A new study finds that bird species living on oceanic islands that rise from the ocean floor due to seismic or volcanic activity have larger brains than their closest mainland relatives. The study suggests the birds’ larger brains are the result of evolutionary processes that took place on islands rather than before colonization took place
If you’re an evolutionary biologist, there’s nothing on Earth that’s quite as special as an island. This is because islands are natural laboratories for studying evolution. Yet, at the same time, evolution on islands is, well … peculiar — predictably peculiar. For example, species that colonize islands show some very predictable evolutionary trends: vertebrates tend towards “medium body sizes” (this is the so-called “island rule”; ref), lizards converge towards equivalent eco-morphs (eco-morphs are species that occupy the same niche, have similar morphology and behavior, but are not necessarily close relatives; ref), and birds undergo a reduction or complete loss of flight capacity (ref).
But the propensity for tool-use behaviors, such as those demonstrated by the New Caledonian crow, Corvus moneduloides, the Hawaiian crow, Corvus hawaiiensis, and the Galápagos woodpecker finch, Camarhynchus pallidus, may be another peculiarity of island life for birds. Although we’re not yet certain, this behavioral idiosyncrasy appears to stem from island birds evolving advanced cognitive abilities, a trait that may be accompanied by an enlarged brain (ref). What is it about islands that seem to support the evolution of larger brains in birds? Basically, three main features of island life could set the stage for this: niche expansions, such as eating novel foods, environmental variability combined with constraints on dispersal, and a slower pace of life.
First, the paucity of species on islands gives new colonizers the opportunity to expand into novel niches without competition with other species or pressure from their enemies — although they do end up facing increased competition from members of their own species. But it is this intra-specific competition, along with limited opportunities to disperse, that may drive enhanced cognition and the evolution of larger brains (ref). Indeed, there is evidence to support the idea that niche expansion, along with the tendency for behavioral innovation (ref), are tied to evolution of larger brain size.
Second, the relative isolation of islands prevents individuals from fleeing to other places when environmental conditions deteriorate, which forces individuals to develop more elaborate behavioral responses. Despite taking longer to develop and being physiologically costly to maintain, a larger brain may buffer individuals against environmental changes by supporting new or more complex behaviors (ref). For example, in woodpecker finches, tool use replaces the more usual gleaning technique in years when droughts drive insects from foliage to crevices (ref). Thus, environmental variability combined with constraints on dispersal could be a powerful selective force for an enlarged brain in island bird species.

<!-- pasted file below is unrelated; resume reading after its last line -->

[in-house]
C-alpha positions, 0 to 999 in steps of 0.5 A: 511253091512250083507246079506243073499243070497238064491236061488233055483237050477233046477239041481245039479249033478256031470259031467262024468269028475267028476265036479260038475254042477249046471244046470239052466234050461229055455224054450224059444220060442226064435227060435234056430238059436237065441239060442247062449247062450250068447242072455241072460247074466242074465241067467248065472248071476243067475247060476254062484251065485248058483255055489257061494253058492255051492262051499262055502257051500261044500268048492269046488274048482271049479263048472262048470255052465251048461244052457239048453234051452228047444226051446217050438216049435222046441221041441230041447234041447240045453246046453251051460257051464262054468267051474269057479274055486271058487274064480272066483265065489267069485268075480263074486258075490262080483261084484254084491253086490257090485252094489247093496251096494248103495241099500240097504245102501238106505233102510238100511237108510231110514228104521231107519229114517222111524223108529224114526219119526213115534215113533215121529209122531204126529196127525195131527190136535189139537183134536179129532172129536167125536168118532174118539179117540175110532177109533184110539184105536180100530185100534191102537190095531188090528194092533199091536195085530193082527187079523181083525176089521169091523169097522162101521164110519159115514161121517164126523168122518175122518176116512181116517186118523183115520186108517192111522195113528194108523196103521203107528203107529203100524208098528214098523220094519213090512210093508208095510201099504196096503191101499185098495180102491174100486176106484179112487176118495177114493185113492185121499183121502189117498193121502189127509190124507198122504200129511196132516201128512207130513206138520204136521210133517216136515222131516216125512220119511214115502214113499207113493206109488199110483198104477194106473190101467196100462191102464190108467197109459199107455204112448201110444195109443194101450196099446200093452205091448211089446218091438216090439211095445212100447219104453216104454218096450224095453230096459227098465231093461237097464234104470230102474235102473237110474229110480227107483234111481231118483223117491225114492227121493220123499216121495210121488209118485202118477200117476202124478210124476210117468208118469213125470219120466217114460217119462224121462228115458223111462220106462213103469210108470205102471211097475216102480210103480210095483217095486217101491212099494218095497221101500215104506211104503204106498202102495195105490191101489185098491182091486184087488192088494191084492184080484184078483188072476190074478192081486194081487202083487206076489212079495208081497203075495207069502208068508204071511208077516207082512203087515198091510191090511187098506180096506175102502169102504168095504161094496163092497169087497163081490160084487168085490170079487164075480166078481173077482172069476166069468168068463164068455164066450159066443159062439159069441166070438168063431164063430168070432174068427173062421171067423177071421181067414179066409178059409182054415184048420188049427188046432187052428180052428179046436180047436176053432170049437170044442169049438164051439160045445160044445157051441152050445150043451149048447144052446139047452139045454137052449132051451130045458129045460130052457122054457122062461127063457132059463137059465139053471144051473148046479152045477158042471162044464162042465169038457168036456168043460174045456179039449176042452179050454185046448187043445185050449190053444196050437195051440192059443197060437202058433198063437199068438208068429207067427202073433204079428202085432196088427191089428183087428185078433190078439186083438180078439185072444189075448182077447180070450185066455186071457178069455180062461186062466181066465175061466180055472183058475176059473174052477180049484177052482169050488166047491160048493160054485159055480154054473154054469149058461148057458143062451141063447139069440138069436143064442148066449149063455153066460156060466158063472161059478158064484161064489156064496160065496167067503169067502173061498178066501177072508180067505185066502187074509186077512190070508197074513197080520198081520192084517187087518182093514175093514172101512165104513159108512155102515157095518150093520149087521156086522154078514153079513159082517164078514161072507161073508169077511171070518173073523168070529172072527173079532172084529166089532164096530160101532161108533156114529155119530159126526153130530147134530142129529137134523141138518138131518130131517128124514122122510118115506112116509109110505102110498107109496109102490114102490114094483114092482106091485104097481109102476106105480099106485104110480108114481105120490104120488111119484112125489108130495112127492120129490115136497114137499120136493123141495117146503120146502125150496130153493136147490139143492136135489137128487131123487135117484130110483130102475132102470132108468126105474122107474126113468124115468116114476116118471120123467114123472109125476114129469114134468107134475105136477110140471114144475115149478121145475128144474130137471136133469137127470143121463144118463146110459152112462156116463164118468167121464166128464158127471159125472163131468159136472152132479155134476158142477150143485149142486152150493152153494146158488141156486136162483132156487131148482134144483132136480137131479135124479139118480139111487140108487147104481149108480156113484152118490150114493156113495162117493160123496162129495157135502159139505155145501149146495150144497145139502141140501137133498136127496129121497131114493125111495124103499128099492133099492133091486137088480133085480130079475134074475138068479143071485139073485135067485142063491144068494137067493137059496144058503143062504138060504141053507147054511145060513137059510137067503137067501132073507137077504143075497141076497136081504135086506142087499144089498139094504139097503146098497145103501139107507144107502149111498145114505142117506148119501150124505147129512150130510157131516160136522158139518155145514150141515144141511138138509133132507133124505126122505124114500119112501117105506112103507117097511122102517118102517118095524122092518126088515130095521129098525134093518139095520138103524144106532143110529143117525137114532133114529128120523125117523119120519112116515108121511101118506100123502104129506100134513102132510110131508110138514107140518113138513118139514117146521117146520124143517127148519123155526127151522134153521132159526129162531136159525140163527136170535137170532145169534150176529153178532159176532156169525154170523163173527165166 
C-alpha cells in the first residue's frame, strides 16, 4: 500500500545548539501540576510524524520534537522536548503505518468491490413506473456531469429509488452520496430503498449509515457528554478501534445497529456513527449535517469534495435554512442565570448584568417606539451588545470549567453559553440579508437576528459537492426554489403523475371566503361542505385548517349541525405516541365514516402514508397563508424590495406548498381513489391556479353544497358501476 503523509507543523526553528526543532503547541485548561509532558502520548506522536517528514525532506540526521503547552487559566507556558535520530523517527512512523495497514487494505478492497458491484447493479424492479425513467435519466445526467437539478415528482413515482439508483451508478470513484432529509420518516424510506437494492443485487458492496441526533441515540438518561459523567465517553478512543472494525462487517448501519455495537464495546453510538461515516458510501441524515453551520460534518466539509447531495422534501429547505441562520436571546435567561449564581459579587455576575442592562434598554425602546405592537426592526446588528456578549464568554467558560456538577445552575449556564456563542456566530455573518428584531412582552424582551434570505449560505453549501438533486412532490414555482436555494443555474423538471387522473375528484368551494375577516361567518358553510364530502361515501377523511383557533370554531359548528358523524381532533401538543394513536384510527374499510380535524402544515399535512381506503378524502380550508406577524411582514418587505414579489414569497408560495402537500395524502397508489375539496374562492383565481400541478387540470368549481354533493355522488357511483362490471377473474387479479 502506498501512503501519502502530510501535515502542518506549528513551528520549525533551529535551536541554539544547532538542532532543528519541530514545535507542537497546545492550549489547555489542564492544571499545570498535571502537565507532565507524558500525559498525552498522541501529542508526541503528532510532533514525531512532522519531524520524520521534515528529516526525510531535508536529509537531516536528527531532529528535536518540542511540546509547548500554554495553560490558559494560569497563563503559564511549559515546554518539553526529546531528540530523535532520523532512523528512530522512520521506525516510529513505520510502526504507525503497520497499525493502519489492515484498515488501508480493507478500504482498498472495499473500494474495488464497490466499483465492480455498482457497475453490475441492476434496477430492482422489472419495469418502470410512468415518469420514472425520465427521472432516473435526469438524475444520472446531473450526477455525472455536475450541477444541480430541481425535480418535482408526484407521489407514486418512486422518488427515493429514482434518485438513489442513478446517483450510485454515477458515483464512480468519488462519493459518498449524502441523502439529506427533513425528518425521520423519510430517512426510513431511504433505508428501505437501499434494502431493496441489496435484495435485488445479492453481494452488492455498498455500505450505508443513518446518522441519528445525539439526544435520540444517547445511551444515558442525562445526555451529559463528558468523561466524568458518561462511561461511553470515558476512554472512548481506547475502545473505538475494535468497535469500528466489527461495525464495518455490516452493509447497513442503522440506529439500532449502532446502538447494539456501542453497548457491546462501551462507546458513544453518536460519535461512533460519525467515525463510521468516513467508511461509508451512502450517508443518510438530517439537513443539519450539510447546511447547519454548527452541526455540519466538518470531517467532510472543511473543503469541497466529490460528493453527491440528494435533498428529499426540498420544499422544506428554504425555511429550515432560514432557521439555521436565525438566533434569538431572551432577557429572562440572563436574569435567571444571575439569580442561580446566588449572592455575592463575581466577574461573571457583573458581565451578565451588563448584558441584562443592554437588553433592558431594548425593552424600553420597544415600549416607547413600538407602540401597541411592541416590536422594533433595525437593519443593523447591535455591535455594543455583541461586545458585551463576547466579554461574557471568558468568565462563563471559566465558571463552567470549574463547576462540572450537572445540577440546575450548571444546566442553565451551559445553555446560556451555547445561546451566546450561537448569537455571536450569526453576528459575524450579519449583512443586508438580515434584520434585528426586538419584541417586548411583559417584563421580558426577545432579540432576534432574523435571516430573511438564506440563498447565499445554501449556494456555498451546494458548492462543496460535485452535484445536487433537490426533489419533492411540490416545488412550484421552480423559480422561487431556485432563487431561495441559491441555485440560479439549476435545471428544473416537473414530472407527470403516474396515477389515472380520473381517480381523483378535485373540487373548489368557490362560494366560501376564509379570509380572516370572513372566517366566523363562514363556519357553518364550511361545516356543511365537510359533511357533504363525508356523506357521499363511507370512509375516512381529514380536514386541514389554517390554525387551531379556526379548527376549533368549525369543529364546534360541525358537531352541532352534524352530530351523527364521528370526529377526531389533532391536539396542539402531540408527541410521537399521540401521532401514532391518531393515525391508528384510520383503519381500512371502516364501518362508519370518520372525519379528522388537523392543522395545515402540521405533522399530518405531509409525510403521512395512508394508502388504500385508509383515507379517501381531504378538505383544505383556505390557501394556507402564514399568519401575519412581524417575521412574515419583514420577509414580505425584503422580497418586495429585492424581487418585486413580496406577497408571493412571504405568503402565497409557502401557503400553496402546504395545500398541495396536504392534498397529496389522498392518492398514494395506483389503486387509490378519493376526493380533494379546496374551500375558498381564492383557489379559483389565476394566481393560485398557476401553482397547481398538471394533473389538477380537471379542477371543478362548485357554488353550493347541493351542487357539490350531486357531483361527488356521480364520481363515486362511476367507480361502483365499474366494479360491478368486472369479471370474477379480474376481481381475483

Last but not least, island life is slower than mainland life (ref), and this could facilitate the evolution of a larger brain in island species — and this larger brain takes longer to develop. Since learning and behavioral flexibility ultimately provide big payoffs to island species when local conditions become more challenging, such an evolutionary innovation could quickly spread through the population.
In spite of these credible arguments, the difference in brain size between island and mainland species has only ever been investigated twice. Neither of those studies uncovered any associations, but both suffered from methodological problems, with the most important being that it was unclear whether large brains evolved before or after island colonization. This is especially problematic because we know that larger brains promote exploration and colonization of novel areas (ref), so this creates a “chicken and egg” scenario: which came first, a larger brain or island colonization?